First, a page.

Embodiments of the present disclosure extract seismic polar anisotropy parameters, with the vertical resolution of the seismic wavelet, from prestack surface seismic data and vertical well logs. The method uses sonic V_{P0}, V_{S0}, and ρ (from logs), convolved with the (zero-phase) seismic wavelet from a co-located surface CDP gather) to construct an isotropic synthetic reflectivity gather. This synthetic gather contains only those propagation effects which are encoded in that seismic wavelet. The seismic data is adjusted, in ways known to those skilled in the art, and described further below. The jump in anisotropy parameters δ and ε at each major reflector in the logged interval is derived from the arithmetic difference between the adjusted seismic amplitudes and the isotropic synthetic amplitudes. Integration of these differences, starting at a sandstone layer (with anisotropy assumed zero), yields a profile of the anisotropy.
Embodiments begin by processing log data, for vertical velocities V_{P0}, V_{S0}, and density ρ, recorded and quality-controlled in ways familiar to those skilled in the art, in a vertical borehole penetrating horizontal formations with assumed polar anisotropic symmetry. If the borehole is not vertical, or if the formations are not horizontal, the present embodiment may be modified accordingly, by one skilled in the art. If V_{S0 }is not measured, it may be estimated, with corresponding reduction in confidence of the resulting computation. The depths are converted to vertical travel times using methods known in the art. At every logged point, and for a variety of assumed polar angles of incidence θ, a linearized isotropic reflection coefficient may be computed. (E.g. L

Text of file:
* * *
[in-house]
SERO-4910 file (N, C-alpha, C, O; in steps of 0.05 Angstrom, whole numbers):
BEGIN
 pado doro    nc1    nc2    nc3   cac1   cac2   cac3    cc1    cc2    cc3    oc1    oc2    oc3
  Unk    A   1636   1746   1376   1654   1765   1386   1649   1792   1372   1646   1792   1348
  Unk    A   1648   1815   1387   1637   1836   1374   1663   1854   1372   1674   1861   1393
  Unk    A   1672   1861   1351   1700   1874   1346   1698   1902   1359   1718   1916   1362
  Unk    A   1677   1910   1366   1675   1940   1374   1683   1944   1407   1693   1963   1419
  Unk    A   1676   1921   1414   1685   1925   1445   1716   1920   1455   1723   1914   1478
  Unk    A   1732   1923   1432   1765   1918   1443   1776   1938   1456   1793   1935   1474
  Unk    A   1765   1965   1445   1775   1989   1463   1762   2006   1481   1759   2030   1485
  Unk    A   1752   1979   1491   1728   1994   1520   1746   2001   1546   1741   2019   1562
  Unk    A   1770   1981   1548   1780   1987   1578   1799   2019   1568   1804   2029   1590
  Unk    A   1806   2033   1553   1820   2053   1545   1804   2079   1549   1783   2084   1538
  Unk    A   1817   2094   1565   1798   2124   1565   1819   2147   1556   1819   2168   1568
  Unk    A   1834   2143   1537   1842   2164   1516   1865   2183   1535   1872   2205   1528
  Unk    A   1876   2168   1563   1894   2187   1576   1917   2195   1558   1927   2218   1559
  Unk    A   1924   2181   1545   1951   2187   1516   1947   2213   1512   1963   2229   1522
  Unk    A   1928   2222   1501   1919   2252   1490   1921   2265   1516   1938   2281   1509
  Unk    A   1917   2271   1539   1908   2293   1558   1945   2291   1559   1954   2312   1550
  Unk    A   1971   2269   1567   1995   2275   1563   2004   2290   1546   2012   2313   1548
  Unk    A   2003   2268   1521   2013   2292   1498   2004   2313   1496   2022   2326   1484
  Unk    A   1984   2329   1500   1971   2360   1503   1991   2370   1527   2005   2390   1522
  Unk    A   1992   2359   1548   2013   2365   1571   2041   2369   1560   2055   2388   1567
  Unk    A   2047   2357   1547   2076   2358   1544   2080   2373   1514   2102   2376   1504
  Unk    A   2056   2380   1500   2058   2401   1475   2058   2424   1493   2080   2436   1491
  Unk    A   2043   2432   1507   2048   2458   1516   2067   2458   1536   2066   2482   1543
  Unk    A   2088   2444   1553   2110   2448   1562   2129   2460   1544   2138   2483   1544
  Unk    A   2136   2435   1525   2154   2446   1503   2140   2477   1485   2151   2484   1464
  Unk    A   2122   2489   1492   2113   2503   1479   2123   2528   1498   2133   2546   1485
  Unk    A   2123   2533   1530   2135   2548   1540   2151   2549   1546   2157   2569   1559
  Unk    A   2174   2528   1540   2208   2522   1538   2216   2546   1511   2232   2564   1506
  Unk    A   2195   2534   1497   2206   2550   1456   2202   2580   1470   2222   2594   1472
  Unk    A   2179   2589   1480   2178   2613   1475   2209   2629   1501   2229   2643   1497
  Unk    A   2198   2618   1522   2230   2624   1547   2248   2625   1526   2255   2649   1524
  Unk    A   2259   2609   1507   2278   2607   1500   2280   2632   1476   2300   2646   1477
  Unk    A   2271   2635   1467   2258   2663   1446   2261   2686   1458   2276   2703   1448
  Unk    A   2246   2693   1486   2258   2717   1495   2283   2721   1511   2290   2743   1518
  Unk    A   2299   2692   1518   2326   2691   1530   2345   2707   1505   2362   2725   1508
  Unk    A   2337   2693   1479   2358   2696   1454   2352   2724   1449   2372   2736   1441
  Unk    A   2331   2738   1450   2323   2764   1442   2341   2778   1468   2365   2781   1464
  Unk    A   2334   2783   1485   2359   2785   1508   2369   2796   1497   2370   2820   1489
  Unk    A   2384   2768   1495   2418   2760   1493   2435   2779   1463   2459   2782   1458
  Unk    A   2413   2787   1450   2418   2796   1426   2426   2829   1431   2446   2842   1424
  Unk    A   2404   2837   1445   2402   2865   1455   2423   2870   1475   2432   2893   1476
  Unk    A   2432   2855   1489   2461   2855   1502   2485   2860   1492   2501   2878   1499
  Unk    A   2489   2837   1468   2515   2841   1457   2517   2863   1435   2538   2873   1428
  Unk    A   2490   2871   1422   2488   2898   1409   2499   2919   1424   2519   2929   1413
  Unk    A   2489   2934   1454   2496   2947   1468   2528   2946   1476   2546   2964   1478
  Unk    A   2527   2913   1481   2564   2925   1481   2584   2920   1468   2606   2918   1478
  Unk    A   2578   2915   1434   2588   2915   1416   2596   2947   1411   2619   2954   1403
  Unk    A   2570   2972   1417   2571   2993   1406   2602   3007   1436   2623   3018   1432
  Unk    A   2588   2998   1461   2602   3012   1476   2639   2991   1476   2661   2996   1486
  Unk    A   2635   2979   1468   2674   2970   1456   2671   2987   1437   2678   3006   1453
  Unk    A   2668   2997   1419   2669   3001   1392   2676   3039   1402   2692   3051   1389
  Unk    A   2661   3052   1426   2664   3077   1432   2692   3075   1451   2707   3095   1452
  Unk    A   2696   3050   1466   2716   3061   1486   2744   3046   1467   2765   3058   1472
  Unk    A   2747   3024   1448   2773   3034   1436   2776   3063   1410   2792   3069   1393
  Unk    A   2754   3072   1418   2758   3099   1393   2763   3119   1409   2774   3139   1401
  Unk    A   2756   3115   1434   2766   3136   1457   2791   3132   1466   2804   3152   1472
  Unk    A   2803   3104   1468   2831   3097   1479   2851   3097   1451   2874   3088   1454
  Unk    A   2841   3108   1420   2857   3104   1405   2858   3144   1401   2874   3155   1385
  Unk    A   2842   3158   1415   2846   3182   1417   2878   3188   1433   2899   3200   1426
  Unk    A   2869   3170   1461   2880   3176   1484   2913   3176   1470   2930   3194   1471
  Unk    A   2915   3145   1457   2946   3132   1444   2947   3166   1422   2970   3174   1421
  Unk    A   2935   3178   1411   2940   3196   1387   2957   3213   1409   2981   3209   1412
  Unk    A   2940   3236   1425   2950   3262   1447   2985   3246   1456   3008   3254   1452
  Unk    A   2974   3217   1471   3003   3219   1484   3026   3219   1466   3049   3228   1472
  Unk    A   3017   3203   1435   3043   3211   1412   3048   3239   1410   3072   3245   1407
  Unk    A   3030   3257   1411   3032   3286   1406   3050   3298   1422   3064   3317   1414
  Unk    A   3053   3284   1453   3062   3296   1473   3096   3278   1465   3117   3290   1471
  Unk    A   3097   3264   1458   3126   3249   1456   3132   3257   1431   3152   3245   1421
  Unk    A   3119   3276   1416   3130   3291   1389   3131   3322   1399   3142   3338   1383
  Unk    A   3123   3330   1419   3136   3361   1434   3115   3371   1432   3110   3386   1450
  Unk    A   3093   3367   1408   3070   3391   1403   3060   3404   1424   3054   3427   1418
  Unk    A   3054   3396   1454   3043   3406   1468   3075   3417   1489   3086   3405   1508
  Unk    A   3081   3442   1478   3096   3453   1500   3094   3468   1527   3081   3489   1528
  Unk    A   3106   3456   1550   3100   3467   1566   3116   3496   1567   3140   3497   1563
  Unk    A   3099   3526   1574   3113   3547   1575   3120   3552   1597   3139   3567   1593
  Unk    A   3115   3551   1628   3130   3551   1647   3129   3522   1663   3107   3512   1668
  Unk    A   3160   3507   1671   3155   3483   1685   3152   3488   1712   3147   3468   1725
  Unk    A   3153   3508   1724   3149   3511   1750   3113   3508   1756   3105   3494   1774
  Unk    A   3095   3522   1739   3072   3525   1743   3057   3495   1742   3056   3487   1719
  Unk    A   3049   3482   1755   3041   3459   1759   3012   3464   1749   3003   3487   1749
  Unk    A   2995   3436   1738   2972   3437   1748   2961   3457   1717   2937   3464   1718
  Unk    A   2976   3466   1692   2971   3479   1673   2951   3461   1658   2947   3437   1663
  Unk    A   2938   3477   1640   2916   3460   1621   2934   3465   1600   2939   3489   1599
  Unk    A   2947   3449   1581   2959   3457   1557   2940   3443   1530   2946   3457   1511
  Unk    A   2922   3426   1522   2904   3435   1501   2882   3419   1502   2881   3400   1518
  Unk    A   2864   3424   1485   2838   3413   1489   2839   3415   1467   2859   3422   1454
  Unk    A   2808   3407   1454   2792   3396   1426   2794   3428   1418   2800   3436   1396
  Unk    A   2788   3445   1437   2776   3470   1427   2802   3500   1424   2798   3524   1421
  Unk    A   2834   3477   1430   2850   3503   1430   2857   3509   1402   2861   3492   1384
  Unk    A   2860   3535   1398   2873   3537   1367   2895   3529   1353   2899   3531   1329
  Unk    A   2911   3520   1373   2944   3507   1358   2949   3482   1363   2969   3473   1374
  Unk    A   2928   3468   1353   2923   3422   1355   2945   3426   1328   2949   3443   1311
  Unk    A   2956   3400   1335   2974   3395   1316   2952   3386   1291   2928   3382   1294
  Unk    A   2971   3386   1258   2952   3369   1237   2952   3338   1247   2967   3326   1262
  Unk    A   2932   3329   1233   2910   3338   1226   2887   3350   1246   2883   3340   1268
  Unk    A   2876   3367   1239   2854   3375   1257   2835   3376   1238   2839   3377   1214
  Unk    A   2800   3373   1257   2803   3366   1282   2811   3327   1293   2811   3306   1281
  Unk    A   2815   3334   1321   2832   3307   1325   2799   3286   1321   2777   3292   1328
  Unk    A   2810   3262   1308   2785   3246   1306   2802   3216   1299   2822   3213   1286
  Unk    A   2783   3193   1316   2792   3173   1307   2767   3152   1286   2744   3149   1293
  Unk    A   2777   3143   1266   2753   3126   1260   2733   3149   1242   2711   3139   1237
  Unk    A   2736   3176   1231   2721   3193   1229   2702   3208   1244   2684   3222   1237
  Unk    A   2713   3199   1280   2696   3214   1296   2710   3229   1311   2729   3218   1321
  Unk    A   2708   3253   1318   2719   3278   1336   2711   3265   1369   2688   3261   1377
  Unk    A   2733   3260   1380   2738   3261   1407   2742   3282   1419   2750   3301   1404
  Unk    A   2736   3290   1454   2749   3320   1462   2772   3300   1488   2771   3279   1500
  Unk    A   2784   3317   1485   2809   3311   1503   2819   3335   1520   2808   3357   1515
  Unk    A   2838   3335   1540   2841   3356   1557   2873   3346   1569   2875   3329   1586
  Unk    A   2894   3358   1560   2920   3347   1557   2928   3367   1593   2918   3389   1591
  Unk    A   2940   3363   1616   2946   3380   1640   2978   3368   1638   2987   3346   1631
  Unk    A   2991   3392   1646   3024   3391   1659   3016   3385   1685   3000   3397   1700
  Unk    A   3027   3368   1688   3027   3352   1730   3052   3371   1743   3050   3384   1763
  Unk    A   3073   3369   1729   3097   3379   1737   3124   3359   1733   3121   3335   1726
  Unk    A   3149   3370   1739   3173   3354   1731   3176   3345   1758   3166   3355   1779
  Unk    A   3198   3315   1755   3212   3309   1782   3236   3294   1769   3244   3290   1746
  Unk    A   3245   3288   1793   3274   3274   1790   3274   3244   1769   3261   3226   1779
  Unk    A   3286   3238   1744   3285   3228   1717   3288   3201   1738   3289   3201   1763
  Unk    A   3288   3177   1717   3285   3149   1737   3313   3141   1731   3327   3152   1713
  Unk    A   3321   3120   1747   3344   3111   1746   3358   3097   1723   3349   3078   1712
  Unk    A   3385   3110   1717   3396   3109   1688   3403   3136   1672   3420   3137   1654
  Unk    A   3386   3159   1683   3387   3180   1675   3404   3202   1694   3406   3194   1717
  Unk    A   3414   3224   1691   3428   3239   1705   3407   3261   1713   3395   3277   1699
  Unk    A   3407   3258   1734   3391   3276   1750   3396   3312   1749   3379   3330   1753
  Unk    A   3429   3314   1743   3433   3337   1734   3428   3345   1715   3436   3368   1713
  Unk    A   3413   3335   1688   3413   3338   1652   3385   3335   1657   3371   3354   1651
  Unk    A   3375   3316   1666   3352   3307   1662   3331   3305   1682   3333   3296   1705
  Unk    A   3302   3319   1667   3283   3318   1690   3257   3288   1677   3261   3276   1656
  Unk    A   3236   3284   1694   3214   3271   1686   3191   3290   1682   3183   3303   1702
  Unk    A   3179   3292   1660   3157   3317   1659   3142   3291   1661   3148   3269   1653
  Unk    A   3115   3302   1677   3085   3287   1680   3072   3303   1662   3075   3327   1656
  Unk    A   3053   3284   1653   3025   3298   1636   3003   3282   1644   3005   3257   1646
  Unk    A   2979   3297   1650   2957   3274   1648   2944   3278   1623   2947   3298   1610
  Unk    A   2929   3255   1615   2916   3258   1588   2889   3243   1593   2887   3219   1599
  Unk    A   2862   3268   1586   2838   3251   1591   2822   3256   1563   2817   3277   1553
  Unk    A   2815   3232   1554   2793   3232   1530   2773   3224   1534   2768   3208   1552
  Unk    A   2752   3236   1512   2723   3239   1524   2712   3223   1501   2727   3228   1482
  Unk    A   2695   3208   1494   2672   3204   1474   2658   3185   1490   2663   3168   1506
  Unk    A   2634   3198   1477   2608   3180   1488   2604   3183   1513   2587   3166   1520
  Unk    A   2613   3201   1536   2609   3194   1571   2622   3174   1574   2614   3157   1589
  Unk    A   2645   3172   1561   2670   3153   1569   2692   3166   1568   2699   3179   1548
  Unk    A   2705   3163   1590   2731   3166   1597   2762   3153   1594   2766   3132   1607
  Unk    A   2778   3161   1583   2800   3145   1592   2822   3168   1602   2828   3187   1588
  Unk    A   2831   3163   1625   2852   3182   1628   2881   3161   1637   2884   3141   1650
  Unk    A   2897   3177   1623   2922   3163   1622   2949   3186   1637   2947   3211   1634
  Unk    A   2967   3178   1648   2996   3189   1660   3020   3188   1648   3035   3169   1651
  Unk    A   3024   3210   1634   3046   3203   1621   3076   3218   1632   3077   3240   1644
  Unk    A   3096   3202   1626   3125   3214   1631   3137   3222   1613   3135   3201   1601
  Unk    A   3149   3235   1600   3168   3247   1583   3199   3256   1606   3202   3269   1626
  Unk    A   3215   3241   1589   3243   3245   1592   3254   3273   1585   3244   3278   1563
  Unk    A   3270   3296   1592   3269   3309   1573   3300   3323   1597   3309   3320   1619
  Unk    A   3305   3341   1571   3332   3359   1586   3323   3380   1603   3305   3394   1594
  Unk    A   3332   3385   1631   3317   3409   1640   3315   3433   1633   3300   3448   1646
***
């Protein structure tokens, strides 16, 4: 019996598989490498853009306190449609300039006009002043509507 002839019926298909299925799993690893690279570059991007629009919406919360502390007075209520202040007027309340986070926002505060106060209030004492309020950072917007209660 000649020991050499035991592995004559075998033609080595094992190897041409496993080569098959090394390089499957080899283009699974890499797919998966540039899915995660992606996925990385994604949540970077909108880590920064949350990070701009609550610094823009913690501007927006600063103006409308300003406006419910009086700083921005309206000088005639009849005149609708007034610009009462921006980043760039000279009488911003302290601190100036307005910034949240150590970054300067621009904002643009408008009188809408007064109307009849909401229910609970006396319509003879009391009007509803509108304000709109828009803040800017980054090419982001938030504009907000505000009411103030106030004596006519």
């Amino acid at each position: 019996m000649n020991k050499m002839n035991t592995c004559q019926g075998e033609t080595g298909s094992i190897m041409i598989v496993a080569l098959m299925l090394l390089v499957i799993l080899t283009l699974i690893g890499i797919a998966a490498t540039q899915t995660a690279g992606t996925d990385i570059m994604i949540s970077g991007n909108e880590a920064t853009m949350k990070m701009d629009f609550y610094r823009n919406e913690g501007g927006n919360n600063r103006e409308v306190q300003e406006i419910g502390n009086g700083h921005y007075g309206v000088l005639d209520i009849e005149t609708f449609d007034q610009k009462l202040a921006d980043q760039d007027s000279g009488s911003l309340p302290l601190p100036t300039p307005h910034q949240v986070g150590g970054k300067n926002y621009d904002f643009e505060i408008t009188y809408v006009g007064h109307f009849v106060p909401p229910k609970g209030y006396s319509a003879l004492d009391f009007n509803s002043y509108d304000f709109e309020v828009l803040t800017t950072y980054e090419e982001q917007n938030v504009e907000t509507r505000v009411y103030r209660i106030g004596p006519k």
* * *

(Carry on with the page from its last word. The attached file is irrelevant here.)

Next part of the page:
where Z_{P0}=ρV_{P0 }is vertical impedance, μ_{0}=ρV_{S0}^{2 }is vertical shear modulus, Δ indicates a jump in properties between adjacent logged intervals (lower-upper), and the bar indicates an average of these interval values.
Embodiments apply a co-located CDP gather of surface seismic data, using methods known in the art. The gather may be processed (pre-stack) to eliminate multiples and other noise, and converted to the angle domain. The gather should not be migrated, unless the migration algorithm which is applied preserves relative amplitudes well. A super-gather may be used to increase signal/noise. The gather may be time-shifted and stretched/compressed in time to tie the synthetic gather (equation (3)). The gather may be transformed to zero phase, and a wavelet w(t_{0}) may be extracted. The gather may be filtered so that this wavelet is independent of incidence angle.
The wavelet is convolved with the reflectivity (equation (1)) to yield a flattened synthetic isotropic reflectivity gather:
are computed quantities. Apart from propagation effects expressed by the seismic wavelet, there are no other propagation effects in s_{syn}.
The “convolutional model” of scalar seismic wave propagation describes this gather as:
s_{seis}(t,θ)=C(t,θ)*I(t,θ)*P_{↑}(t,θ)*r(t,θ)*P_{↓}(t,θ)*w_{0 }(t)*S_{0 }(θ), (6)
which recounts the history of the wave, right-to-left. The operators shown above (discussed below) show an explicit dependence on the incidence wavefront-angle θ at the eventual reflector, with an implicit dependence on the local ray-angle along the raypath. Since the operators depend upon frequency, and the frequency components combine linearly, the operations combine as convolutions.
The source-strength S_{0}(θ) includes the intrinsic source directivity, and also the interaction with the free surface (ghost, etc.). The time-signature of the source is given by the initial wavelet w_{0}(t). The downward-propagating operator P_{↓}(θ,t) includes the effects of geometric spreading, attenuation, transmission coefficients, “friendly multiples”, focusing/defocussing, etc. The reflectivity series r(θ,t) is discussed below.
The upward-propagating operator P_{↑}(θ,t) includes the same effects as P_{↓}(θ,t) but driven by the properties of the local medium on the upward leg of the ray. The instrumental operator I(θ,t) includes the instrumental impulse response, including coupling effects, as well as the interaction with the free surface at the receiver location. The computational operator C(θ,t) includes any processing that may have been done on the data.